Scientists develop a nuclear battery for mobile phone

Monday, October 12, 2009

Scientists from the University of Missouri (University of Missouri) have demonstrated the so-called nuclear batteries, which receives energy from radioactive isotopes. Energy decay of these substances are collected and converted into electricity. Such batteries, incidentally, are already used in military and aerospace industries, but they are usually much more. A new battery, created at the University of Missouri, is comparable in size only normal coin. Battery life, which it provides, is a million times more than standard batteries. This is, in fact hundreds of years.

Peculiarity of the compact nuclear batteries is the use of liquid semiconductor environments, as solid can collapse under the influence of the isotopes. Therefore, the battery needs to do more in size. But when it comes to miniaturization, then this method does not work and the developers found another way - the use of liquids. In the future, these batteries can be used for portable electronics such as mobile phones. Moreover, scientists convince them of full security, despite the use of nuclear technology. And yet, despite this, the prospect of wearing in his pocket a small nuclear power is unlikely to please the casual users, far from science.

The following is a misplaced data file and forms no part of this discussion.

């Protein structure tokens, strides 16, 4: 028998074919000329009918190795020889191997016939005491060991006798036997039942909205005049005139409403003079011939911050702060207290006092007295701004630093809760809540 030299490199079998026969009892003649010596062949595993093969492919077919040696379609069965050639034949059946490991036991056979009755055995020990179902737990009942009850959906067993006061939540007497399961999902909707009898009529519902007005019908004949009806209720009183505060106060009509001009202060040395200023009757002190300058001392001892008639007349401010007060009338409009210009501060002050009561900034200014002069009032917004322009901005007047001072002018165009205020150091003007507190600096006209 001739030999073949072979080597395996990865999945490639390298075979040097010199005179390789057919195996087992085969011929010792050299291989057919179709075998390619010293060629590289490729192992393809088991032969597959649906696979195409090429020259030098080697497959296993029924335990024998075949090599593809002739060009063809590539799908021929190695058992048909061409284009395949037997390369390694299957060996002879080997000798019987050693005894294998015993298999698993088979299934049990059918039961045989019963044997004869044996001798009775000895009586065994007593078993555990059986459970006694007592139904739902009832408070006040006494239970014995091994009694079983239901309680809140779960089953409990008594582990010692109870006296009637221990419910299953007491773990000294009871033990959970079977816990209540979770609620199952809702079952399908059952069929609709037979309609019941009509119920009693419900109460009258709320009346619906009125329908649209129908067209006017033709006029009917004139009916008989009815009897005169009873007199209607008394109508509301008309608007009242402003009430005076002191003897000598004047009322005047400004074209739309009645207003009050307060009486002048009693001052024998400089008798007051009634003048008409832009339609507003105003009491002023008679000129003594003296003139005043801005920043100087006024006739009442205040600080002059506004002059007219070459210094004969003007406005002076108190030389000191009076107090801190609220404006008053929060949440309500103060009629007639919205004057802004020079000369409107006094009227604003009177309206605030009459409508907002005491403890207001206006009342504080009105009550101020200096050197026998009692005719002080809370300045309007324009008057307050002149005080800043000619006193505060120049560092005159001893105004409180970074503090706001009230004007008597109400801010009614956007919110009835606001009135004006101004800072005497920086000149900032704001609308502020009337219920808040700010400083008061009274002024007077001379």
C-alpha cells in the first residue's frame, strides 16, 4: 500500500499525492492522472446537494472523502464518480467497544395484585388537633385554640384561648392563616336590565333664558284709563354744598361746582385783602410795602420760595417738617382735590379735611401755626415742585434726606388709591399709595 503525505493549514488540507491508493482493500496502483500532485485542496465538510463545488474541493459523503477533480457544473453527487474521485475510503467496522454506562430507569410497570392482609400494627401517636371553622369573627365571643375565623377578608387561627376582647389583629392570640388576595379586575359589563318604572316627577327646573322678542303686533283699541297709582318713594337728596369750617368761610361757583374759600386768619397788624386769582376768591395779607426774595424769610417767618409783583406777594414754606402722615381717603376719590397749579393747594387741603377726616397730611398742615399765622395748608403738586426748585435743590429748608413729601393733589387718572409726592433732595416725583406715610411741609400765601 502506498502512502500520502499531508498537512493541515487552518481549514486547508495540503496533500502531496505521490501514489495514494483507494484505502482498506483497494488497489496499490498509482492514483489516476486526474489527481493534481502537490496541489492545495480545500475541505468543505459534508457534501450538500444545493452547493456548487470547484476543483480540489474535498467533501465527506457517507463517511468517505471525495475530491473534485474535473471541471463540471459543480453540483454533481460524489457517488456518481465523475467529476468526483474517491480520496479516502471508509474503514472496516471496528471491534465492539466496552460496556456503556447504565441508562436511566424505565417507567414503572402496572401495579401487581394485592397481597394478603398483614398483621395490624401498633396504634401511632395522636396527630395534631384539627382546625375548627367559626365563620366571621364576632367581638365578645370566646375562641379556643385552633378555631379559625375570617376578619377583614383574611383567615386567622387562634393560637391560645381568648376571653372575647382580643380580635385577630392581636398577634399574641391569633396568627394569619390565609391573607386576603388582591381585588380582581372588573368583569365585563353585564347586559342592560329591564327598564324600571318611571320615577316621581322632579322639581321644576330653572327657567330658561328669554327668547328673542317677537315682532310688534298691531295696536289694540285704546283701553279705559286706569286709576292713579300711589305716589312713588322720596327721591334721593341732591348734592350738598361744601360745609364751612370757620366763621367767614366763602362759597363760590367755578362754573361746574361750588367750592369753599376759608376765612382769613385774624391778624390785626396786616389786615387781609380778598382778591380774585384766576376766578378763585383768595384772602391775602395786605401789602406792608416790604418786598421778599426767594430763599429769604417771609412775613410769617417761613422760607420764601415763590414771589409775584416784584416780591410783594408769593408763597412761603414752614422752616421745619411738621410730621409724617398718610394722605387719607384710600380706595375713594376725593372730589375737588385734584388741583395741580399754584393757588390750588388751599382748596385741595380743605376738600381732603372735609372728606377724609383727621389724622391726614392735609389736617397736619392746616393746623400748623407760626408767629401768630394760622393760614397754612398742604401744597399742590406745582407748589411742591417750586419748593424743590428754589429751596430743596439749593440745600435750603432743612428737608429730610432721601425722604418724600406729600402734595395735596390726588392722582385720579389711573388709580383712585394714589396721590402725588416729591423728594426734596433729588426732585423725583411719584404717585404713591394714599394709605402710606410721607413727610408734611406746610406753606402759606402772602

Lance said...

Wow. If they put these things into cars, we can get rid of hundreds of pounds of old tech batteries and have a power source that will outlast the owner of the vehicle.